an integer to a string
j = strconv.Itoa(i) fmt.Printf("%v, %T\n", j, j)}Output:42, int
42, string


Similar to other programming languages, Go allows for constant variables. Constant variables or constants are variables whose values are fixed and cannot be changed.

It’s important to note that constants use the same camel-case naming convention as normal variables. As you may remember with normal variables, the naming convention is important because it determines the variables visibility within the application. The same rules apply for constant variables.

To create a constant variable we need to use the const keyword rather than var we have been using. Let’s create one now!

package mainimport "fmt"
func main() { const firstConst int = 1 fmt.Printf("%v, %T\n", firstConst, firstConst)}Output:1, int

In the above main function we are creating a constant called firstConst with a type of integer. In addition to integers, constants can use any of the primitive types in Go which include boolean, numeric, and text. More information on primitives can be found here. Constants cannot use what are called the collection types; Arrays, Slices, Maps, Structs.

Another characteristic of constants is that their values must be assignable at compile time. What this means is that we cannot have our values equal to functions that will be calculated at run time. For example, const newestConst float64 = math.Sin(1.98)would produce an error.

Similar to regular variables, constant variables also have the same behaviors regarding shadowing and types being inferred. However, what’s unique about constants that you cannot do with variables is implicit conversions like the example below. This topic is discussed further in my primitives blog.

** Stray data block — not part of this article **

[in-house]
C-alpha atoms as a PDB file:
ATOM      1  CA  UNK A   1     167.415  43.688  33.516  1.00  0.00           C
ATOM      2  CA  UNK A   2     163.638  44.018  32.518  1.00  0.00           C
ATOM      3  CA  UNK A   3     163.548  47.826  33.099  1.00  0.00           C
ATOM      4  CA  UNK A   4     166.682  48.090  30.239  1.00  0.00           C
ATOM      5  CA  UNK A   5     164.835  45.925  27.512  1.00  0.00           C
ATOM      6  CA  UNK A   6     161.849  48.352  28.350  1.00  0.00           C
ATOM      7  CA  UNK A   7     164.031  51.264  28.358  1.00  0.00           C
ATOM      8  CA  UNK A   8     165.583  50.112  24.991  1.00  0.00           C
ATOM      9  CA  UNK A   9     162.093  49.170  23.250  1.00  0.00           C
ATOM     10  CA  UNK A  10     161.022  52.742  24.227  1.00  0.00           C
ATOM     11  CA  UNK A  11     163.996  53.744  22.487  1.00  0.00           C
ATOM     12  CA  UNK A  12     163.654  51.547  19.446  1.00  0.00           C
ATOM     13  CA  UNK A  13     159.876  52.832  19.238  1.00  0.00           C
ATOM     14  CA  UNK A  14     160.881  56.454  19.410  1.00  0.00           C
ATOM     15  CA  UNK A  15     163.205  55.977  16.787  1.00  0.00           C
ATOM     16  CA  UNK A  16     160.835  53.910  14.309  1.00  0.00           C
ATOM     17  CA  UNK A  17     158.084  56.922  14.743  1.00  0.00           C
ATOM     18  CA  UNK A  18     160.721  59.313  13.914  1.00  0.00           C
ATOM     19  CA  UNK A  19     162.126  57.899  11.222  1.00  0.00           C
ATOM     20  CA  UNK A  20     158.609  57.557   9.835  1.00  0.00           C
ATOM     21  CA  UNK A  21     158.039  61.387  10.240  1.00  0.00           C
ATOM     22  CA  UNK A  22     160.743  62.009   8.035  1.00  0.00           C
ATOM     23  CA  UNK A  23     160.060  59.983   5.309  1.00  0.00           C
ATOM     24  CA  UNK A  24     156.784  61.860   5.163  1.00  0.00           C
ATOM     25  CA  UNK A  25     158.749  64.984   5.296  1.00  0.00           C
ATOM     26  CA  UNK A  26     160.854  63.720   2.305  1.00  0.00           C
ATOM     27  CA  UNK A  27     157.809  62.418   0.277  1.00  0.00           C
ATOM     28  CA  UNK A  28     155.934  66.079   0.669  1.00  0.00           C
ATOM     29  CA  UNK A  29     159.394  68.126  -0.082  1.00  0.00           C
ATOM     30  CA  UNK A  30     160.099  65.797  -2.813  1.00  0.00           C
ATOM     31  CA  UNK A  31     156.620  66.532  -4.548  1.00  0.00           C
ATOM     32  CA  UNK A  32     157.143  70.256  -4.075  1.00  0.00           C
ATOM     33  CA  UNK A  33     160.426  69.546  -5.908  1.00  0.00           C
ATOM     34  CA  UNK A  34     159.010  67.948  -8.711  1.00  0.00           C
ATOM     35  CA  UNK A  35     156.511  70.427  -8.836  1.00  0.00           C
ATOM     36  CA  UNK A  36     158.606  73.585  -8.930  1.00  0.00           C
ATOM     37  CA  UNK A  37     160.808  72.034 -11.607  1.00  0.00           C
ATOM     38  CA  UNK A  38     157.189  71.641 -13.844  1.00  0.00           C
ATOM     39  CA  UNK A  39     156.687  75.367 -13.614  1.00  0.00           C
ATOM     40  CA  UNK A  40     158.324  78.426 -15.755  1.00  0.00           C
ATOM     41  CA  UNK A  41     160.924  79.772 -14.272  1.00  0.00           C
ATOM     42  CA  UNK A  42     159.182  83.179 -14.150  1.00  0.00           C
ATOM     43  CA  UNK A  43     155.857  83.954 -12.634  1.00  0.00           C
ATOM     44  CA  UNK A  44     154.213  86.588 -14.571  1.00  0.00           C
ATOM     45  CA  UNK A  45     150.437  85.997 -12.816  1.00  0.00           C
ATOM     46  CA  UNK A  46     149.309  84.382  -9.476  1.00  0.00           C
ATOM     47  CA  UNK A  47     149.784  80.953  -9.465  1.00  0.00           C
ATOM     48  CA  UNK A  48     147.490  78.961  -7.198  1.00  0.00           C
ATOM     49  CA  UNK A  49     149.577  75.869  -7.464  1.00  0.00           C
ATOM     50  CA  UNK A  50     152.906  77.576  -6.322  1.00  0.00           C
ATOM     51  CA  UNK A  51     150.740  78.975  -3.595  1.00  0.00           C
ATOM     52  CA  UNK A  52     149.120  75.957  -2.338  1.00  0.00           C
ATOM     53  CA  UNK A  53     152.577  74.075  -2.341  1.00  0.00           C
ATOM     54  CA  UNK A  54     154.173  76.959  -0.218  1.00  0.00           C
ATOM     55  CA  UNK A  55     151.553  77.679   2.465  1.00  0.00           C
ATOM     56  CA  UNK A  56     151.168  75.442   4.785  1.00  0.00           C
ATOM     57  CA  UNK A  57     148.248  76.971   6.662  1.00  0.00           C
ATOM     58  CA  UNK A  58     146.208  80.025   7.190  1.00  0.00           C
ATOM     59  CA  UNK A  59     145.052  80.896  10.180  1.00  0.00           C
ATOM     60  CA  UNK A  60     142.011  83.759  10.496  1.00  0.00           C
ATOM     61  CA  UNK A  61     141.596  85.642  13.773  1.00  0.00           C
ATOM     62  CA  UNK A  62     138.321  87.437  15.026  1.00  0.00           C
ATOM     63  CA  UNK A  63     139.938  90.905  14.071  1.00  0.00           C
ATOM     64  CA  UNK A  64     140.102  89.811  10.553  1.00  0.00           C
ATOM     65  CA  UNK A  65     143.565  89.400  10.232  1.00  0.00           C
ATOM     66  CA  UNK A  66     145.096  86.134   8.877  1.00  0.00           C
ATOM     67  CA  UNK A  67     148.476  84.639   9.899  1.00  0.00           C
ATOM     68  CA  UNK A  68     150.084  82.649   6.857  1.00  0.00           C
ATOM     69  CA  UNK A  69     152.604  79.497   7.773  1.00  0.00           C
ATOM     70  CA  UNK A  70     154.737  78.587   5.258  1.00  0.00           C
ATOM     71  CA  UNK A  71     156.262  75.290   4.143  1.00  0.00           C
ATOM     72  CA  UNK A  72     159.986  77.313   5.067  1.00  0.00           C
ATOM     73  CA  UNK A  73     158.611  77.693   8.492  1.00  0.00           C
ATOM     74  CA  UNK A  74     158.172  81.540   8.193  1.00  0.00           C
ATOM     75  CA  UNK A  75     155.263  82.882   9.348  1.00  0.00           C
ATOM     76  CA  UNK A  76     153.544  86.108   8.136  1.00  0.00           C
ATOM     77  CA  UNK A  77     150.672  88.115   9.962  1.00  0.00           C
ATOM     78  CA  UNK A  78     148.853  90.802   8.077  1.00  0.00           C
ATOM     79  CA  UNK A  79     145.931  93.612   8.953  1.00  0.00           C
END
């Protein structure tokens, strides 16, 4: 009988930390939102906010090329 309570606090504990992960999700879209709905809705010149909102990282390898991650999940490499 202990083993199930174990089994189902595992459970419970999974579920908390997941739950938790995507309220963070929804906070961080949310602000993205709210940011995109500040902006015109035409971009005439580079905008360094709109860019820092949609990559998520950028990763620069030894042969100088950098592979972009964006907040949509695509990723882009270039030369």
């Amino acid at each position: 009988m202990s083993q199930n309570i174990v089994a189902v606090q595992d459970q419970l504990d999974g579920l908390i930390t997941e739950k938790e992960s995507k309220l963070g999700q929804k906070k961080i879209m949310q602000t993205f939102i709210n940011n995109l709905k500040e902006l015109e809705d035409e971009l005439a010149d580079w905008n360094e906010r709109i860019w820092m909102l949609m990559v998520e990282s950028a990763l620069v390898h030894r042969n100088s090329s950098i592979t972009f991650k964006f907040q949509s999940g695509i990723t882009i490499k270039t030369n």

package mainimport (     "fmt")func main() {     const m = 10     var n int16 = 25     fmt.Printf("%v, %T\n", m+n, m+n)}Output:35, int16

The last topic we will discuss is constant variable blocks. Constant variable blocks are similar to regular variable blocks in overall structure. They differ in that they use the const keyword as well as a few other ways we will discuss below.

package mainimport (     "fmt")const (     _ = iota     doctor     lawyer     developer     dogSitter     accountant)func main() {     var occupationType int = lawyer     fmt.Printf("%v\n", occupationType == lawyer)     fmt.Printf("%v\n", lawyer)}Output:True

You may have thought that the first line in the constant variable block looks a little strange. The Go programming language has one right only variable which is the blank identifier and is displayed with an underscore. Having a blank identifier is beneficial because its saves memory in our program. Moreover, in the above example, by using a blank identifier, we are telling our program to ignore the first value. The other side of the equal sign may have been equally as confusing. Iota can be thought of as a counter and is scoped to the constant block. The value of iota on its own is 0. What’s unique about iota is that it assigns incrementing values to the other variables in the block. As you can see above, lawyer is the second variable after iota and therefore has a a value of 2. It’s also worth noting that you can use addition, subtraction, multiplication, division, remainder, bitwise, and bit-shifting operators with iota to create a fixed offset.

I hope this blog has kickstarted your journey as a Go Developer. Be on the lookout for future blogs, where I will deep dive into Go’s data types. I have also included some resources and learning materials for further exploration.

Learning Materials

Go Playground: Alternative for downloading Go on your local machine. Great resource for quick practice.

Go Packages: List of packages in Go


“Learn Go Programming — Golang Tutorial for Beginners.” YouTube, freecodecamp.org, 20 June 2019, www.youtube.com/watch?v=YS4e4q9oBaU.

“Why Go? 8 Engineers Discuss Golang’s Advantages & How They Use It.” Built In, 15 Oct. 2019, builtin.com/software-engineering-perspectives/golang-advantages.



Matthew Sedlacek

Software Engineer — Full Stack, JavaScript, ReactJS, Ruby on Rails, OO Programming (https://www.matthewsedlacek.com/)